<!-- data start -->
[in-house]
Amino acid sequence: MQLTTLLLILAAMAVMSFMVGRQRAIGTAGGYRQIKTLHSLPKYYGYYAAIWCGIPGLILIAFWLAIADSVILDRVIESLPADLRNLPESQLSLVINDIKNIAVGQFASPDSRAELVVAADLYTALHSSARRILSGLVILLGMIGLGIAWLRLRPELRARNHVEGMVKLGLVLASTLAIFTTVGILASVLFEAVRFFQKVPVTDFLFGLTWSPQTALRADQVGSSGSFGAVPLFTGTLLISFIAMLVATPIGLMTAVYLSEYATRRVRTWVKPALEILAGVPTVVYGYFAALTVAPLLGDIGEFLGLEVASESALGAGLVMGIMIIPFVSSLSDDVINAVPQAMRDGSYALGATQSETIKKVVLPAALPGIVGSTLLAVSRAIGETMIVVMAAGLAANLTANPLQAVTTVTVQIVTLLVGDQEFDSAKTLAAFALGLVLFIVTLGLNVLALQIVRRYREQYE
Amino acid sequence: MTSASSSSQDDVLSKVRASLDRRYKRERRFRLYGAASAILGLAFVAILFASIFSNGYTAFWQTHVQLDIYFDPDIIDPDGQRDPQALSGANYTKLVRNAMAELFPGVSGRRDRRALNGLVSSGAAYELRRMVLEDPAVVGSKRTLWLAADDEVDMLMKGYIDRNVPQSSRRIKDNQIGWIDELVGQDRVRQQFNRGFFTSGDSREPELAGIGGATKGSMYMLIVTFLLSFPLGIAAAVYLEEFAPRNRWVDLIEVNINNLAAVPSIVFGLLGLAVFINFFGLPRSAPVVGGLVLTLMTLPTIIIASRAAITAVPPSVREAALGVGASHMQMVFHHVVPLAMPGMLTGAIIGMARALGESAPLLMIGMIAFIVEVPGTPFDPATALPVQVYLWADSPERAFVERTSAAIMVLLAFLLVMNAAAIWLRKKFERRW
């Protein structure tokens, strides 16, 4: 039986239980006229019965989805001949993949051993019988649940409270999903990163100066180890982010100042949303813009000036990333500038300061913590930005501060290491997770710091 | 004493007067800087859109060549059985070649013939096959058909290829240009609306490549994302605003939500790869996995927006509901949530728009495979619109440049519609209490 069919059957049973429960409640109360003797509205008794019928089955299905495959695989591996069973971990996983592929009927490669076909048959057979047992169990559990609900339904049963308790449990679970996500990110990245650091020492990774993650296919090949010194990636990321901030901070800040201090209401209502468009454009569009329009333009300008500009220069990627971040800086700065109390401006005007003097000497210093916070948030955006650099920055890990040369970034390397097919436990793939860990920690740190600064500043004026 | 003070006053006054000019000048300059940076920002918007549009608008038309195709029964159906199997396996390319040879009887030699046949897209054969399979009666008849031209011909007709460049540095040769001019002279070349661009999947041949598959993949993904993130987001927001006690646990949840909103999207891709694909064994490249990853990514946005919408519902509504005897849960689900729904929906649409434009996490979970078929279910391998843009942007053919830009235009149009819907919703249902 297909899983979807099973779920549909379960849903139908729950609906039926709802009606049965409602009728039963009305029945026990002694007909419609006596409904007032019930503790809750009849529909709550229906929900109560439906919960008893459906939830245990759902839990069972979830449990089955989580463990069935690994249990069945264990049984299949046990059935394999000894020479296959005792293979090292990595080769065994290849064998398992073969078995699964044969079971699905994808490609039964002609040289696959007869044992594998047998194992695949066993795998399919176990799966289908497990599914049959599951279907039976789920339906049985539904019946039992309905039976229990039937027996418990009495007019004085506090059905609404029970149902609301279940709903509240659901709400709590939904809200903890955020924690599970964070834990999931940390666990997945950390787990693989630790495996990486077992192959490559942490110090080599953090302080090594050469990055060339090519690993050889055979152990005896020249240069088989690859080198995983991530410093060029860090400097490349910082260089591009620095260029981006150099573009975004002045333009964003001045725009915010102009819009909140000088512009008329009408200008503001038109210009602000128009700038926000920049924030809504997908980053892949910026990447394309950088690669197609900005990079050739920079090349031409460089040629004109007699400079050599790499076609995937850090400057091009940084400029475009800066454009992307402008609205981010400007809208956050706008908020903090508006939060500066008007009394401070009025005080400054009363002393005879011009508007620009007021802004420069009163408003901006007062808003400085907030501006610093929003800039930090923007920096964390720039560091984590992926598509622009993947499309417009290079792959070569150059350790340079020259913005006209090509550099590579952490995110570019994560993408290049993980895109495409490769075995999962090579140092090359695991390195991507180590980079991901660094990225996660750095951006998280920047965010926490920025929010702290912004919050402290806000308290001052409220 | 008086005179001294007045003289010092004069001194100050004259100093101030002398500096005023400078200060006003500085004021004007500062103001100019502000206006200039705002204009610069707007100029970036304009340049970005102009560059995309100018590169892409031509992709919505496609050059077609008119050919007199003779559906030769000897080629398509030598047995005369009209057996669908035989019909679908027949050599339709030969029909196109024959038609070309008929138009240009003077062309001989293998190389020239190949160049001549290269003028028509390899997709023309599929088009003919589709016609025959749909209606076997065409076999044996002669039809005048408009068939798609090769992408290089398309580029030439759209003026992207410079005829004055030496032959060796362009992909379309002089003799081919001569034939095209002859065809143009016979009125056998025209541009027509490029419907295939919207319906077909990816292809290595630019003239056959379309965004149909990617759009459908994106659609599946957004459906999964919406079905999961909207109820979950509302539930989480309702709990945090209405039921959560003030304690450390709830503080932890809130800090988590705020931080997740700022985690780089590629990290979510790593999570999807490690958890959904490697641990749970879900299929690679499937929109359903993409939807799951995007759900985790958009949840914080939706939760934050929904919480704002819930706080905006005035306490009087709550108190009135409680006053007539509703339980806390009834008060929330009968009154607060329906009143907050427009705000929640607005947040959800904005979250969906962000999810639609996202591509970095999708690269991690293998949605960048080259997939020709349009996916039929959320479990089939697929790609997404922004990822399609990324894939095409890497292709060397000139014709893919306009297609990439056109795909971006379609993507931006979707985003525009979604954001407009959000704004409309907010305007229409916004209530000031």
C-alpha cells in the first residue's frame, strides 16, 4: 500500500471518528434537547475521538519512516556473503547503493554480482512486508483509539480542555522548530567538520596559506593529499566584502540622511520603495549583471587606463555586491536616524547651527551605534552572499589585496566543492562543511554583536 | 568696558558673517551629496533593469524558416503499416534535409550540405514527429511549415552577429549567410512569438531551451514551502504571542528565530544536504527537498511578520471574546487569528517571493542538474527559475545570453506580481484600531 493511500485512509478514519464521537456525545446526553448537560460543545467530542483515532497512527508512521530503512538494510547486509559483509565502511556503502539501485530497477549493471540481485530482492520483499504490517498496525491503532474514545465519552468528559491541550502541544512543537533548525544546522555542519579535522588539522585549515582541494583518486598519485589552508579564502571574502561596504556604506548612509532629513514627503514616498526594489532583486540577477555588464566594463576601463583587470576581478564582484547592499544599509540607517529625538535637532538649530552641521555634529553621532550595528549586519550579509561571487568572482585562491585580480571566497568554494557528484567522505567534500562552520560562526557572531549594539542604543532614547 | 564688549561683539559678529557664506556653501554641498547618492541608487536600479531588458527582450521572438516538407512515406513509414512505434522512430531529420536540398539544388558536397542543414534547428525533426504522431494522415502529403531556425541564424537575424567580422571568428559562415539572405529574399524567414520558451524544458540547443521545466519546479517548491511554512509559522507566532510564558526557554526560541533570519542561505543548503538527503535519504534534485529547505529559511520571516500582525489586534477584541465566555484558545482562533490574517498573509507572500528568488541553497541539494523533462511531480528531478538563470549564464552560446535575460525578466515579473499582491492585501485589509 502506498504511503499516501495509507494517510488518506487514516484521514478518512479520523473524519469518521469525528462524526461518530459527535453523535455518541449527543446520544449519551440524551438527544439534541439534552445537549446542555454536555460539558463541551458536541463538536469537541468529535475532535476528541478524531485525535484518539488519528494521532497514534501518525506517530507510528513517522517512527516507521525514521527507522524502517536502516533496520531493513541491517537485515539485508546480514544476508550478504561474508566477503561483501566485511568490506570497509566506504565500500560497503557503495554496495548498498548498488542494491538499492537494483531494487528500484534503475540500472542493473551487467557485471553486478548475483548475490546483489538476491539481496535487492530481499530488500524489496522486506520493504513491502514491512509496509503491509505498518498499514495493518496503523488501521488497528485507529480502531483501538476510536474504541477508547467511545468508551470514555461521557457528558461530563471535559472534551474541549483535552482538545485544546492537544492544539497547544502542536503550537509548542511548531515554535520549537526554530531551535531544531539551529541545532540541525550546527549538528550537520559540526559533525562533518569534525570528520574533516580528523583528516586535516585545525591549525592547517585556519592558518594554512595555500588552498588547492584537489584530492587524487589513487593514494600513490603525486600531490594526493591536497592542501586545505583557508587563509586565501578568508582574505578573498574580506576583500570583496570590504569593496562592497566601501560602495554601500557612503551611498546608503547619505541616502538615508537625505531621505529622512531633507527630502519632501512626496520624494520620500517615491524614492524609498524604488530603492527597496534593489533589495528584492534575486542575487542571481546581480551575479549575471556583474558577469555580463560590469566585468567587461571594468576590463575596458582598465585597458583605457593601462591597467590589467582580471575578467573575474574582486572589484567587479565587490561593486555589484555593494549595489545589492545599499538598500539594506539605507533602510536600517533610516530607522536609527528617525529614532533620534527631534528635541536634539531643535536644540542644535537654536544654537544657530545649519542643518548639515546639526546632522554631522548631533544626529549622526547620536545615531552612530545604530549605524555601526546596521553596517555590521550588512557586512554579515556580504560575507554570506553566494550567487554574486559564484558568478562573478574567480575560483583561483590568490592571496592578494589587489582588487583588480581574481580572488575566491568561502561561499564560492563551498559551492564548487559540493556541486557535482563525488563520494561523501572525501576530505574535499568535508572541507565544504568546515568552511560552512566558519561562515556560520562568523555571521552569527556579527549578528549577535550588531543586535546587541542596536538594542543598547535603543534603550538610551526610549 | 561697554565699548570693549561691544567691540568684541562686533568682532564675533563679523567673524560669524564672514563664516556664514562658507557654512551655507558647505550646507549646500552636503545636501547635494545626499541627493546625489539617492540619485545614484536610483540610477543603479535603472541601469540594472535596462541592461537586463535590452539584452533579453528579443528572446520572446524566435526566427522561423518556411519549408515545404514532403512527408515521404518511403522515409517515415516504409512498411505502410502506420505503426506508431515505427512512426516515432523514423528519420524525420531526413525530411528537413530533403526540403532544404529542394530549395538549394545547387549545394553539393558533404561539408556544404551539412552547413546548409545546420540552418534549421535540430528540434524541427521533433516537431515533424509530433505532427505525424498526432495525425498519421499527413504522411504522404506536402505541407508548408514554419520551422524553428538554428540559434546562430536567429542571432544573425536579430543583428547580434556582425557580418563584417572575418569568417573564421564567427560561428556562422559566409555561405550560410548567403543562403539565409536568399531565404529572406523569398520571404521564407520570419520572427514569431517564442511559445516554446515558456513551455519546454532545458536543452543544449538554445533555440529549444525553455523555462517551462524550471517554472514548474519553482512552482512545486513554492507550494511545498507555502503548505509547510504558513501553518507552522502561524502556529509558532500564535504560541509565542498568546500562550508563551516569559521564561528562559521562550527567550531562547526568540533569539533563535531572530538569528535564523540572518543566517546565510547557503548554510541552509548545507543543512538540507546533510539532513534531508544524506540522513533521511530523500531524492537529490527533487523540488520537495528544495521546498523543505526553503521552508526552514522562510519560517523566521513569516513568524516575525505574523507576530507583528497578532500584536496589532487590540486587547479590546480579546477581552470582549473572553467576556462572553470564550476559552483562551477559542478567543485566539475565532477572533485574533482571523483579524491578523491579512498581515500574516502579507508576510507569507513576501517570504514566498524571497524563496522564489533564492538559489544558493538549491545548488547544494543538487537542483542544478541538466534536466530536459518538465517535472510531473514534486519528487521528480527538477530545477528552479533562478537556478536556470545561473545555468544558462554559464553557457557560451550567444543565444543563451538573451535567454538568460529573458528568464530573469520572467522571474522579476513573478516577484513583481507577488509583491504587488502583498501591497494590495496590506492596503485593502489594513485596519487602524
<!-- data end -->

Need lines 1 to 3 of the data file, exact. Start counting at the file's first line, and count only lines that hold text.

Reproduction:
[in-house]
Amino acid sequence: MQLTTLLLILAAMAVMSFMVGRQRAIGTAGGYRQIKTLHSLPKYYGYYAAIWCGIPGLILIAFWLAIADSVILDRVIESLPADLRNLPESQLSLVINDIKNIAVGQFASPDSRAELVVAADLYTALHSSARRILSGLVILLGMIGLGIAWLRLRPELRARNHVEGMVKLGLVLASTLAIFTTVGILASVLFEAVRFFQKVPVTDFLFGLTWSPQTALRADQVGSSGSFGAVPLFTGTLLISFIAMLVATPIGLMTAVYLSEYATRRVRTWVKPALEILAGVPTVVYGYFAALTVAPLLGDIGEFLGLEVASESALGAGLVMGIMIIPFVSSLSDDVINAVPQAMRDGSYALGATQSETIKKVVLPAALPGIVGSTLLAVSRAIGETMIVVMAAGLAANLTANPLQAVTTVTVQIVTLLVGDQEFDSAKTLAAFALGLVLFIVTLGLNVLALQIVRRYREQYE
Amino acid sequence: MTSASSSSQDDVLSKVRASLDRRYKRERRFRLYGAASAILGLAFVAILFASIFSNGYTAFWQTHVQLDIYFDPDIIDPDGQRDPQALSGANYTKLVRNAMAELFPGVSGRRDRRALNGLVSSGAAYELRRMVLEDPAVVGSKRTLWLAADDEVDMLMKGYIDRNVPQSSRRIKDNQIGWIDELVGQDRVRQQFNRGFFTSGDSREPELAGIGGATKGSMYMLIVTFLLSFPLGIAAAVYLEEFAPRNRWVDLIEVNINNLAAVPSIVFGLLGLAVFINFFGLPRSAPVVGGLVLTLMTLPTIIIASRAAITAVPPSVREAALGVGASHMQMVFHHVVPLAMPGMLTGAIIGMARALGESAPLLMIGMIAFIVEVPGTPFDPATALPVQVYLWADSPERAFVERTSAAIMVLLAFLLVMNAAAIWLRKKFERRW